The following baseline data were collected: non-cycloplegic manifest refraction, ocular biometry through partial coherence interferometry (Zeiss IOLMaster; Zeiss Humphrey, Dublin, CA), corneal topography (Medmont E300, Medmont Pty Ltd., Vermont, VIC, Australia), corneal thickness through swept-source optical coherence tomography (Casia SS-1000, Tomey, Nagoya, Japan), and corneal biomechanics using an ORA. CH, CRF, and corneal-compensated intraocular pressure (IOPcc) were measured using the ORA. Three acquisitions were obtained, each with a waveform score of at least 6.067. The CRF is a measure of the overall resistance of the cornea. The IOPcc is a measure of intraocular pressure (IOP) and is less affected by corneal parameters, such as the central corneal thickness (CCT)68. After all non-contact procedures were completed, the cornea was anaesthetized using one drop of 0.4% benoxinate. The IOP was measured through Goldmann applanation tonometry, followed by corneal indentation. The corneal stiffness and tangent modulus measurements were described in detail in the literature19. Briefly, first, the indenter is brought into contact with the central cornea. Then, the preload is stabilized (as confirmed by an audible sound), and the indenter is moved forwards and backwards at 12 mm/s to indent the cornea by 1 mm. Each indentation is completed in less than 0.25 seconds. Finally, the corneal stiffness is read from the indentation device. In this study, the average stiffness from three measurements was used to calculate the tangent modulus using the central corneal radius and CCT. Because the corneal tangent modulus varies with the IOP17, the tangent modulus was normalized to the mean IOP in normal eyes (15.5 mmHg) using the IOPcc40.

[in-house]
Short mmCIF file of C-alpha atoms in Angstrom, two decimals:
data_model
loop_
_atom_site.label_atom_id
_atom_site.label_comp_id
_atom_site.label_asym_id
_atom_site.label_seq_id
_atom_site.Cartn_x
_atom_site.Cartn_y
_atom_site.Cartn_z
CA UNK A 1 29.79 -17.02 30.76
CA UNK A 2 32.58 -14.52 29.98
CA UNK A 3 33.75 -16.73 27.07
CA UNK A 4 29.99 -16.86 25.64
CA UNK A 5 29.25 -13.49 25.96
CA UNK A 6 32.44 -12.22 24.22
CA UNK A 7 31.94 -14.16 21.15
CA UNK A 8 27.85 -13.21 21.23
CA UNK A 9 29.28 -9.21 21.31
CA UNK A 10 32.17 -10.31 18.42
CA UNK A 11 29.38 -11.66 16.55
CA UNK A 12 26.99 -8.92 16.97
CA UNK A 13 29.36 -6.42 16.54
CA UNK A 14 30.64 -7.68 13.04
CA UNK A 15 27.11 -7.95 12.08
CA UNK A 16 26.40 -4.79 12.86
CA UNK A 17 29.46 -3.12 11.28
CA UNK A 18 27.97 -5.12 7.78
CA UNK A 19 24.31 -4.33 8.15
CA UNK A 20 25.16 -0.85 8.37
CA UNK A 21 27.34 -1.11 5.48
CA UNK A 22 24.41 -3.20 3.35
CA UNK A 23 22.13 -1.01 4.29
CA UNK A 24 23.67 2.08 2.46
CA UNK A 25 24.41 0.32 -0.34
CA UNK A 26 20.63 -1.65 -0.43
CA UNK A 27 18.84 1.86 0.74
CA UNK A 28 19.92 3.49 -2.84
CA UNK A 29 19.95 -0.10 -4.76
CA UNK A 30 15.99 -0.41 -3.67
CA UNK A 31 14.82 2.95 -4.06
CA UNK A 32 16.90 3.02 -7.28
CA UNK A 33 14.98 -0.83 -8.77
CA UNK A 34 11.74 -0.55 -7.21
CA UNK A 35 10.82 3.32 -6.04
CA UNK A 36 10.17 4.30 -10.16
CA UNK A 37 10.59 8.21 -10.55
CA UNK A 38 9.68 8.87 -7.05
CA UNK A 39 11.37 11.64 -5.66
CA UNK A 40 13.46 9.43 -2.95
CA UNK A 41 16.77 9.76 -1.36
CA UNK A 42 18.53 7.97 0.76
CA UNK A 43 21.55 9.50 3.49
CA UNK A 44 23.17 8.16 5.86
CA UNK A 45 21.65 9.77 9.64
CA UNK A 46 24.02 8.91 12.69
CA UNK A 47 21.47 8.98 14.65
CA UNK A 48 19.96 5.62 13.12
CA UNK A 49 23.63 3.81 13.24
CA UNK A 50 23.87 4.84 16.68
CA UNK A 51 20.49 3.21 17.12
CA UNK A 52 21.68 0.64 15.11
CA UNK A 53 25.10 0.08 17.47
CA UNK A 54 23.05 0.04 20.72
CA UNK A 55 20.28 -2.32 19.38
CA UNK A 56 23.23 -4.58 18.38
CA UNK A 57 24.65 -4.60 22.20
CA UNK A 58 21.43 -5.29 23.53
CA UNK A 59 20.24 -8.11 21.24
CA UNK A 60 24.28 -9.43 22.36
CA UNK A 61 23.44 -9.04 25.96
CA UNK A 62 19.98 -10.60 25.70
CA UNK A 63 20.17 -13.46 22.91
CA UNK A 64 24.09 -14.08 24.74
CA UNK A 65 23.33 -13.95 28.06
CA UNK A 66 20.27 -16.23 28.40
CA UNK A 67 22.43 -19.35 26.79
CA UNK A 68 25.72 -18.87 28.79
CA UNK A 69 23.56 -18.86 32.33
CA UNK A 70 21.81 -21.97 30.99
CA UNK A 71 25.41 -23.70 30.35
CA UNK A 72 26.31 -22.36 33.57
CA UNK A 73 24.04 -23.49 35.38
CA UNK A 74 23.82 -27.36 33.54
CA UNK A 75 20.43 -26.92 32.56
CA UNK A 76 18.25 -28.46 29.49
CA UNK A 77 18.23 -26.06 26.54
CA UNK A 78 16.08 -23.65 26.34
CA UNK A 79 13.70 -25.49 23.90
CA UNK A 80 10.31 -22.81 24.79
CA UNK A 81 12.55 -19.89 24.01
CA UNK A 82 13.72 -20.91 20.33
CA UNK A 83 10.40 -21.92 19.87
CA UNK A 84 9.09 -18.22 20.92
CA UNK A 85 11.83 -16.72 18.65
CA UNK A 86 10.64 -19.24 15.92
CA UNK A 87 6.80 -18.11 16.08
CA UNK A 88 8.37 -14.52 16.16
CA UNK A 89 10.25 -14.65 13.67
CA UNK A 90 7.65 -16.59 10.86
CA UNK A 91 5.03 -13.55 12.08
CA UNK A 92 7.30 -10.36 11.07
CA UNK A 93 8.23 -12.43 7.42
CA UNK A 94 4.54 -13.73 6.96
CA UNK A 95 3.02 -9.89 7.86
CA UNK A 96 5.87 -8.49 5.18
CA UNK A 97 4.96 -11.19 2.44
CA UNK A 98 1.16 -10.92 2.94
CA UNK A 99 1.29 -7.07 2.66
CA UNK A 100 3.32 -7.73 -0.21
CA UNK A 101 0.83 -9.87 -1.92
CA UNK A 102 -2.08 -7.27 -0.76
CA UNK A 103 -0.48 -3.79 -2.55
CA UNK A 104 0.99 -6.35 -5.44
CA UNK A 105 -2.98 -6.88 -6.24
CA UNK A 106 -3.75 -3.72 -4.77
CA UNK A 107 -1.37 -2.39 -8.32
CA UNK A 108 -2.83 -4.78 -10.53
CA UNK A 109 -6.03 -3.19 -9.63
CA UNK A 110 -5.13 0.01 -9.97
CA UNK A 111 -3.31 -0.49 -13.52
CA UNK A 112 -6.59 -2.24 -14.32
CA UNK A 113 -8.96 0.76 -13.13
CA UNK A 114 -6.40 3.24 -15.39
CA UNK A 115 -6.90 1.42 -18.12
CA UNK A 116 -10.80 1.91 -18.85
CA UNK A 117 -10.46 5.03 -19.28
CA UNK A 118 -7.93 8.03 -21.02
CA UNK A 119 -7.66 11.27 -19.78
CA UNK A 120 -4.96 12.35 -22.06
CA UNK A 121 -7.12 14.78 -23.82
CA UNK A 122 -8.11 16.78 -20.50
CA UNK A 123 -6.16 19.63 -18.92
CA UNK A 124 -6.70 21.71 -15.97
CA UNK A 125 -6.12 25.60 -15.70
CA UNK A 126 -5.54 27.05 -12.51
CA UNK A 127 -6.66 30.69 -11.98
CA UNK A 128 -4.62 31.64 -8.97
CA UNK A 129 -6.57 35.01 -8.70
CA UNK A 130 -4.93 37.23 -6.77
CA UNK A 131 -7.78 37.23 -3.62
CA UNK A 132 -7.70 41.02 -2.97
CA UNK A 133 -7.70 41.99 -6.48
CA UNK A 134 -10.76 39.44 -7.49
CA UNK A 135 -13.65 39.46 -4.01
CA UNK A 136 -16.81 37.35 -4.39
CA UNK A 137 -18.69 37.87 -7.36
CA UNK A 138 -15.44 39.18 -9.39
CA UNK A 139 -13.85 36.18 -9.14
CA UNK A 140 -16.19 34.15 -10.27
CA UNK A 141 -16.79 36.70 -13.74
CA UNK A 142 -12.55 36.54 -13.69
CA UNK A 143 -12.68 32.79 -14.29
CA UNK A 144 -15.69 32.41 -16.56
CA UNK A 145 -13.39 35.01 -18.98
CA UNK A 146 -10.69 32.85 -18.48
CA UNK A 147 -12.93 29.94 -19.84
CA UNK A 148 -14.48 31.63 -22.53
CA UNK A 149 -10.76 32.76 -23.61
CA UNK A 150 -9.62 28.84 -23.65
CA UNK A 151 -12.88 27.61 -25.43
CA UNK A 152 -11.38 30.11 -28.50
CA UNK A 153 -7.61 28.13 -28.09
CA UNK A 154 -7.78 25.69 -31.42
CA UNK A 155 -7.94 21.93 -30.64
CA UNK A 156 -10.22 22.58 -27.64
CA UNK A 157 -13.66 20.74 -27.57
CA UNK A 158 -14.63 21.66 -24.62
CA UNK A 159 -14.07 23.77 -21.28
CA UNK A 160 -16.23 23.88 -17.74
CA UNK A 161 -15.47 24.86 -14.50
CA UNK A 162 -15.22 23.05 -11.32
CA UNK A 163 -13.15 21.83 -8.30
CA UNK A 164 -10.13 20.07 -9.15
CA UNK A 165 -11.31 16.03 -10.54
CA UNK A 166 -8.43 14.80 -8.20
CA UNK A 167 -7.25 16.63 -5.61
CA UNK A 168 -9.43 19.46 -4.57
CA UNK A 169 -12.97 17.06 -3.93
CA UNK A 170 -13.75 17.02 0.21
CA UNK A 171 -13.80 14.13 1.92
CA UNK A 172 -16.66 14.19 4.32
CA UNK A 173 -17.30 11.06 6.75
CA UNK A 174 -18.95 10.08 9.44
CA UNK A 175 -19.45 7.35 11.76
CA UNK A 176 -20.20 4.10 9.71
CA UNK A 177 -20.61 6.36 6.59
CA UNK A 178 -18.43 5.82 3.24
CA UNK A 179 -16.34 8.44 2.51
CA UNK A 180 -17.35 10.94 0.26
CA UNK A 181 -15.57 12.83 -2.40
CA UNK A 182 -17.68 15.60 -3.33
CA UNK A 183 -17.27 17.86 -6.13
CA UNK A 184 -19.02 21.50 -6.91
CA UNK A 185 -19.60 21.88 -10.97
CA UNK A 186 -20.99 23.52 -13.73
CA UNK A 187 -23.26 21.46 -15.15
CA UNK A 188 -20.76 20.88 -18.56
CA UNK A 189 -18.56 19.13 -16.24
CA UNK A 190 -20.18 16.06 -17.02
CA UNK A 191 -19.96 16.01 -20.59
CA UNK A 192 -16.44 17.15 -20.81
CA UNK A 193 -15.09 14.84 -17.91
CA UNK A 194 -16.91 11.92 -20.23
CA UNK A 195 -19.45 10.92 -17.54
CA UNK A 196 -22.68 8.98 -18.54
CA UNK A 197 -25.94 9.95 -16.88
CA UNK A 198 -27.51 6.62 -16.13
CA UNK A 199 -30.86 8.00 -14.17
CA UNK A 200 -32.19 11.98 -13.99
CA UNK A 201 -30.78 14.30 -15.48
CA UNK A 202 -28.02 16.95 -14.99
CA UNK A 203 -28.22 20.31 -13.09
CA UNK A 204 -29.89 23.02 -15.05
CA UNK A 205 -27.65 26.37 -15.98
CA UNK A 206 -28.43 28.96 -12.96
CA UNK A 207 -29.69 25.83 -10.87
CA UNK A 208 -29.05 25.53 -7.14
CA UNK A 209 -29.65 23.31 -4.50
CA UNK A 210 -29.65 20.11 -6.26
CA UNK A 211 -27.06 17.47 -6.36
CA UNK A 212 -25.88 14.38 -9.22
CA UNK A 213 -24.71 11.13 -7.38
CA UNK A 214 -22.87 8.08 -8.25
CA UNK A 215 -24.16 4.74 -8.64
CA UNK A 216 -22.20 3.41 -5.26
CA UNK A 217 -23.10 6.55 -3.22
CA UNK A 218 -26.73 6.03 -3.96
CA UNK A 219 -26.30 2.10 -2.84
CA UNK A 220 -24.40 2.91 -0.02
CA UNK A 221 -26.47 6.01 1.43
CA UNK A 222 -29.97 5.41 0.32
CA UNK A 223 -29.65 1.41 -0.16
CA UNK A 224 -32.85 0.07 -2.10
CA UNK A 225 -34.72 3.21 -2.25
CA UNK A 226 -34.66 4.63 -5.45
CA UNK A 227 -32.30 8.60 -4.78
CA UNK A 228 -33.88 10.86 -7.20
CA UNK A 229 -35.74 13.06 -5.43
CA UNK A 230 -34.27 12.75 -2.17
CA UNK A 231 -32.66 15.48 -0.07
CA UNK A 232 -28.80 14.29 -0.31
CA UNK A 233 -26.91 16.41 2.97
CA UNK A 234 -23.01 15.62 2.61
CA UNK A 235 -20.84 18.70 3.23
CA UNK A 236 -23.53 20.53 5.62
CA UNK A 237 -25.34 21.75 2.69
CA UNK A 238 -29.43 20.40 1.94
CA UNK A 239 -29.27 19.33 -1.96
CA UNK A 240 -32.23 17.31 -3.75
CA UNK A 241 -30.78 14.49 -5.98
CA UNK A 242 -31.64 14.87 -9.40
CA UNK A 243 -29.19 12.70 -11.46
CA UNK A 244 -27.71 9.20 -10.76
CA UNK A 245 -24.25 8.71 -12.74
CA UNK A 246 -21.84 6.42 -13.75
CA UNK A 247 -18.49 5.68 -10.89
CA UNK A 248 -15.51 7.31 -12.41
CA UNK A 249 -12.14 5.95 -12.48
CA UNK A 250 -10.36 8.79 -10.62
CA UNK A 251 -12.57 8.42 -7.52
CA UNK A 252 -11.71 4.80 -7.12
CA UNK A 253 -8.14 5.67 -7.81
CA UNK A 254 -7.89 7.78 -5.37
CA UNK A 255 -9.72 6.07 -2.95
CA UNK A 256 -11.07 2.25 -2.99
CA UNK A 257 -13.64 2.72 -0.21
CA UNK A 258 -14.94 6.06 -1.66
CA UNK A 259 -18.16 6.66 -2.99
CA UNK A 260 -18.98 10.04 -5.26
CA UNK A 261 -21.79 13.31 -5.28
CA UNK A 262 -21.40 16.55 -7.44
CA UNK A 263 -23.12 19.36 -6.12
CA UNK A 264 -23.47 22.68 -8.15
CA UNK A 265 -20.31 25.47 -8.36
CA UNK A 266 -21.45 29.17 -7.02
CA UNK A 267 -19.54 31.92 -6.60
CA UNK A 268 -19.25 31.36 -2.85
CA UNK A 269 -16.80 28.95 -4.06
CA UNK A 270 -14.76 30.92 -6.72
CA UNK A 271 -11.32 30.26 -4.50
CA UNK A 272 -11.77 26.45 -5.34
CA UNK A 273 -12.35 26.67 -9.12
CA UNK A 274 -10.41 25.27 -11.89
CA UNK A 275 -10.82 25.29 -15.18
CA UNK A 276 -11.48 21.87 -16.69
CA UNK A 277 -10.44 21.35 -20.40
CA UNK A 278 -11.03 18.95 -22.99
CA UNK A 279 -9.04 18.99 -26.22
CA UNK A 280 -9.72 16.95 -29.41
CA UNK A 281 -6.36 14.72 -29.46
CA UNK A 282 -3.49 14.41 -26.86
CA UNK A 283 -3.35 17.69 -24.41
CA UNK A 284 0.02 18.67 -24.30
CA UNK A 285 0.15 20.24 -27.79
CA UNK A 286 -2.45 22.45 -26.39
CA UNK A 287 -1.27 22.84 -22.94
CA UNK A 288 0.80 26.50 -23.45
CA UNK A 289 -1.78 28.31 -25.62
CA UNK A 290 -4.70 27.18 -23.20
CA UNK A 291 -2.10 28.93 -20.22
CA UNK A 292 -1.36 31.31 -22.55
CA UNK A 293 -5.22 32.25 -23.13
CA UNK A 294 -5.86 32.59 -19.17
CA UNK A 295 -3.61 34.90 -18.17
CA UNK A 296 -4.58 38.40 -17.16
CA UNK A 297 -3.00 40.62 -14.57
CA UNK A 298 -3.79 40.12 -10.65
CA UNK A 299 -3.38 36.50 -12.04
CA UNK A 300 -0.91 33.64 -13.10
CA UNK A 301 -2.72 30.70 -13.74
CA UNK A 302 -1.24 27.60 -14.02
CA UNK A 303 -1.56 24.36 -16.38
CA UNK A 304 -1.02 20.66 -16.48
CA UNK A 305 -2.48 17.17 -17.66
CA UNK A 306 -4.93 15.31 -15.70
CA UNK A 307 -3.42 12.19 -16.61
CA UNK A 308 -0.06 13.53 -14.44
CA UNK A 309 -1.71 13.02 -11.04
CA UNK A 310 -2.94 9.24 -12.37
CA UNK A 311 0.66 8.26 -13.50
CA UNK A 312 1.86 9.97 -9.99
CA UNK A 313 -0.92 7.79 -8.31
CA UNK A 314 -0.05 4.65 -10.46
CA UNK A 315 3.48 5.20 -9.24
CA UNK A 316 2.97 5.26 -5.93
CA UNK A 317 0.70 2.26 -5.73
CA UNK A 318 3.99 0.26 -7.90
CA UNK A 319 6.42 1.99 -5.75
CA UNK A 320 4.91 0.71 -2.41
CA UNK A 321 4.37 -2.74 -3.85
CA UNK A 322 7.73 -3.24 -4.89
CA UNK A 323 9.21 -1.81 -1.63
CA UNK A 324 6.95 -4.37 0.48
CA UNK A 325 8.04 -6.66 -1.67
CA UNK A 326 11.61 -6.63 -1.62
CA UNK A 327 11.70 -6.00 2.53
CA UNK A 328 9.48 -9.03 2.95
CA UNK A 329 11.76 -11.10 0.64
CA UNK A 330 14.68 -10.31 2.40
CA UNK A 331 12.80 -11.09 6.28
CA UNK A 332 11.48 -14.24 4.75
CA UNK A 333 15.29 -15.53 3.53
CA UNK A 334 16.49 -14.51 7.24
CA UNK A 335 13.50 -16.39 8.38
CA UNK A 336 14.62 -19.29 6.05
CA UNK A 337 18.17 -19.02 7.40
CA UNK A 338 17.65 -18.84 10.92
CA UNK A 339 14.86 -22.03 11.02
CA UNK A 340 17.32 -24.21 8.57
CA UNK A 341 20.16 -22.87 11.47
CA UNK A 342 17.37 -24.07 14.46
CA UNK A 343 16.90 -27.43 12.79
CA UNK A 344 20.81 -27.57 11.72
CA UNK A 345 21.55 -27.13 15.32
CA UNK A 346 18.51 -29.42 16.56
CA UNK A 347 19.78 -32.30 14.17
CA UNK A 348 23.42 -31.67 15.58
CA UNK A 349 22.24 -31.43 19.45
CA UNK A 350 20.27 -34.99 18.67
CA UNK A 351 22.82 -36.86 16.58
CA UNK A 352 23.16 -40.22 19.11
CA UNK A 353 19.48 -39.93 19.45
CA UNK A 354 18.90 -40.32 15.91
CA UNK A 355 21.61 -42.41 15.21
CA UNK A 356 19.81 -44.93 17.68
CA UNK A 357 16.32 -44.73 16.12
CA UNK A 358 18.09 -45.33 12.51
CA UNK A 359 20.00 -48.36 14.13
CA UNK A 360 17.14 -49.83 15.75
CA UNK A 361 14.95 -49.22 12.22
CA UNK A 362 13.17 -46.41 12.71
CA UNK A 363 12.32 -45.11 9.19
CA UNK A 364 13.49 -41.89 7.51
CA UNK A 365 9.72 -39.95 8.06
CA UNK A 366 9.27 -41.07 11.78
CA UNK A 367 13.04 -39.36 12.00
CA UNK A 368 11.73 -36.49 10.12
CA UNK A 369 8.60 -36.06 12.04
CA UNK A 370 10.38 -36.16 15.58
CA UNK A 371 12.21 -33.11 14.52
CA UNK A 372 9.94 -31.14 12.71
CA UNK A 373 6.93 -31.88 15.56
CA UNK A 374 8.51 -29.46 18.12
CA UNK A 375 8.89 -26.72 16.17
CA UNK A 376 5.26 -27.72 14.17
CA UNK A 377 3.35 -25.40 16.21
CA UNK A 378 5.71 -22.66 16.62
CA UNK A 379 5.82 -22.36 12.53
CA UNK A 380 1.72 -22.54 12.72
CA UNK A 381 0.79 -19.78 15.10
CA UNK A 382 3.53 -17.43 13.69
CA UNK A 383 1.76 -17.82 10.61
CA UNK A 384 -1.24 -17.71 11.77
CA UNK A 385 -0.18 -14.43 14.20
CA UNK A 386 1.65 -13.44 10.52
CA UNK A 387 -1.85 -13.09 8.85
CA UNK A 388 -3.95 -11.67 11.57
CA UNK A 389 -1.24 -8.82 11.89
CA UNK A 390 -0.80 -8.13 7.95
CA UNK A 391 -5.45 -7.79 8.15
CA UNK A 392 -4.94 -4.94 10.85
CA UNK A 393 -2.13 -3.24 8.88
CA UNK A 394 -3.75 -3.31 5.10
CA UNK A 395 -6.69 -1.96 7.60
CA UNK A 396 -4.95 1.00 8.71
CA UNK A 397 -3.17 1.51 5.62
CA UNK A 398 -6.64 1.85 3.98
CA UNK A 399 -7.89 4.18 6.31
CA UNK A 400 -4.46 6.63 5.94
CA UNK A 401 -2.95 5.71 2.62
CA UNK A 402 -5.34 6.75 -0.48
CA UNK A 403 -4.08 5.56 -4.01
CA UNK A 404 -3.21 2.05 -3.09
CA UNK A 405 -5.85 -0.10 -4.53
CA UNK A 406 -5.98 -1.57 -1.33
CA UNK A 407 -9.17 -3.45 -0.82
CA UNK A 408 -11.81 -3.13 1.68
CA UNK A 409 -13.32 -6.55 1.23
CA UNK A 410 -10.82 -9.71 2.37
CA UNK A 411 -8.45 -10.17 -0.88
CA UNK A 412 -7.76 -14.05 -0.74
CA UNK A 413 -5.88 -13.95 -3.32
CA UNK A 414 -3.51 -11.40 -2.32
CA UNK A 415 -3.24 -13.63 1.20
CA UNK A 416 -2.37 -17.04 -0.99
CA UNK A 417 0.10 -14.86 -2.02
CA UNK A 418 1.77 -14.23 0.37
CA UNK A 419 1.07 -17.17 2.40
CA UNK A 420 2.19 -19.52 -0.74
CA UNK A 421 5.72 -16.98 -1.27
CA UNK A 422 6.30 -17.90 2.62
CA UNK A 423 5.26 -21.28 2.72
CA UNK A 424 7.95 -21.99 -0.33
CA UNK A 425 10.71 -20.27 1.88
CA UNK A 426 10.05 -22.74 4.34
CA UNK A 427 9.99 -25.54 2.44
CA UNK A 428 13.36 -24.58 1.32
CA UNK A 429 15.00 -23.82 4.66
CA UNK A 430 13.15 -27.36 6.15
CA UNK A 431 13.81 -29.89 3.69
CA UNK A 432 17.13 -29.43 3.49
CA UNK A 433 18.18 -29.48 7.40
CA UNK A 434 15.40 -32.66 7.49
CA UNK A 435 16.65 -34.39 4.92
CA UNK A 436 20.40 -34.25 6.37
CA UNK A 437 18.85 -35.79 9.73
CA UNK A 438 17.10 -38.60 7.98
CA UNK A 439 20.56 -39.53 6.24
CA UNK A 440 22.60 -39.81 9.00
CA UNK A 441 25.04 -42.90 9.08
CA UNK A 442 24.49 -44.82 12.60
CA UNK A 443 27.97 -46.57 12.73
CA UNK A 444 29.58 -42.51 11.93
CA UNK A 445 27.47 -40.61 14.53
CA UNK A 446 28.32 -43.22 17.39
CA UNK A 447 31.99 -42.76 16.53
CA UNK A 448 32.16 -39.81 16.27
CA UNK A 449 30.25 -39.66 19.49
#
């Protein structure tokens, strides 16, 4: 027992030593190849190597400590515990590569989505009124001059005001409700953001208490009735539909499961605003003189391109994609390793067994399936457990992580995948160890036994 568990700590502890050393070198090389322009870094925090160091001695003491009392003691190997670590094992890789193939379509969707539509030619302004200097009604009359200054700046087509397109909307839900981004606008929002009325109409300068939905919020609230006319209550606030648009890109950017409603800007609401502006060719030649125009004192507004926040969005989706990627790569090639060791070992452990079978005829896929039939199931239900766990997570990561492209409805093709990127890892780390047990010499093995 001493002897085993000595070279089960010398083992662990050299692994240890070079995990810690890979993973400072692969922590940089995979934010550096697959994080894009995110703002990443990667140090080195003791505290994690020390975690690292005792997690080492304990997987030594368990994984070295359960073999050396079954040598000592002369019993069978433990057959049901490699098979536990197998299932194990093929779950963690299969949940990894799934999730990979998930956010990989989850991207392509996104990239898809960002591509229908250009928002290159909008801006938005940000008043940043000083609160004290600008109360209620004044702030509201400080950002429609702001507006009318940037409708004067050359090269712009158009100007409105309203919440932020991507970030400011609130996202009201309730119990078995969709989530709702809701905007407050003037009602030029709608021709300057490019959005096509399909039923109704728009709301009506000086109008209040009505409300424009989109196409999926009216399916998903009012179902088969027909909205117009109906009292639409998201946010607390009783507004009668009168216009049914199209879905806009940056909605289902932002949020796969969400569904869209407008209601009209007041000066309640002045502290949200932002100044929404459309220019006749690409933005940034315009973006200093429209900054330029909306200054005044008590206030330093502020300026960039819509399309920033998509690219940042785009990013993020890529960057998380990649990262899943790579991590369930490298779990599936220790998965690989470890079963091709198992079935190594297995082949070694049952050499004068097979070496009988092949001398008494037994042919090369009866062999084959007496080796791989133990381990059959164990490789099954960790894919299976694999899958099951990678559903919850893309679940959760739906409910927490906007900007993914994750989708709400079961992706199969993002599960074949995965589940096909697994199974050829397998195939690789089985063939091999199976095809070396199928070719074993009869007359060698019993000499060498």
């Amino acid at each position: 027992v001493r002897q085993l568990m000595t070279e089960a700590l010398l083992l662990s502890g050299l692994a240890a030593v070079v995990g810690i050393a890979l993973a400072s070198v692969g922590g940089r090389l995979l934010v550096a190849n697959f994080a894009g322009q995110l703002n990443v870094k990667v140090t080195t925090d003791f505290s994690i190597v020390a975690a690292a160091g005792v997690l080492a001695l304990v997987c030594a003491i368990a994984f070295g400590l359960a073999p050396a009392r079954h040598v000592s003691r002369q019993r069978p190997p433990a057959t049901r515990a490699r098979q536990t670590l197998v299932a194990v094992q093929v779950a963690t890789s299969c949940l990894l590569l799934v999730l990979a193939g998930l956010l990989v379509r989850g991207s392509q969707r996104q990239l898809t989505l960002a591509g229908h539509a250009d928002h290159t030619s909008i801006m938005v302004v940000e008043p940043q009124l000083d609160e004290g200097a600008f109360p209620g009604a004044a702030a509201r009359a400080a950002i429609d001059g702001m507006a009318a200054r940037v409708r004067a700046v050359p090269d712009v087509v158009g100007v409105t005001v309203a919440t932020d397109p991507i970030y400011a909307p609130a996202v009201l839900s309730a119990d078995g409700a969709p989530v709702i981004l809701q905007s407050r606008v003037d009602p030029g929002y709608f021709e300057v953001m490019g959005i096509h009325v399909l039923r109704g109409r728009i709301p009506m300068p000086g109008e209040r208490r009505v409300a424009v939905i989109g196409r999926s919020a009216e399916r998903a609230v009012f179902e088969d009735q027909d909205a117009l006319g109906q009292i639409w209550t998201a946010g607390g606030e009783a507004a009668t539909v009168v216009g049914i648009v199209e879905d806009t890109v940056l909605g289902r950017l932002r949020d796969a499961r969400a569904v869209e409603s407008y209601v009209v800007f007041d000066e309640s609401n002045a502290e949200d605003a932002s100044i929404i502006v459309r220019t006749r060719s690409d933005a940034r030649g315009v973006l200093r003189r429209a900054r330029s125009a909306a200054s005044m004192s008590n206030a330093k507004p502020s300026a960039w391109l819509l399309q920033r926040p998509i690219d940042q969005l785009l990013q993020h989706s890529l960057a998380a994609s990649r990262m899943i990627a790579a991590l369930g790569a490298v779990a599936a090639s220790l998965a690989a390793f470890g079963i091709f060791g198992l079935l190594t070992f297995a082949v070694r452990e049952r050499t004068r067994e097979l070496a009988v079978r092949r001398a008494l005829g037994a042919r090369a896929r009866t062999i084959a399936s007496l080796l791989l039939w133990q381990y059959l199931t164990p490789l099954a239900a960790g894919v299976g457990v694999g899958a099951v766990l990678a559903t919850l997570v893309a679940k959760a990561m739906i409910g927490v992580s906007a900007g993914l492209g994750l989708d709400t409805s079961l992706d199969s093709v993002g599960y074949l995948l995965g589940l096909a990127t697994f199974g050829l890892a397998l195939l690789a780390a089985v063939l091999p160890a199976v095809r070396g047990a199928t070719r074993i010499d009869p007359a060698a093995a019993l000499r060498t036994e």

Menicon Z Night contact lenses (NKL Contactlenzen, Netherlands) made of super-high gas permeable material (Dk: 163 × 10−11) were used. The back optic zone radius of the lenses ranged from 7.20 to 9.50 mm in 0.05 mm steps. The lens diameters were either 10.20 mm or 10.60 mm. Three fenestrations were located in the reverse curve 120°apart to enhance tear exchange. The lenses were fitted according to the manufacturer’s instructions using a computer programme (Easy Fit Software, Menicon Co Ltd., Nagoya, Japan). This computer-assisted lens fitting method has a very high first-fit success rate for myopic orthokeratology in low to moderate myopes35. Lens fitting requires ocular information, such as corneal topography and non-cycloplegic manifest refraction. The required lenses were ordered, and a trial fitting was arranged.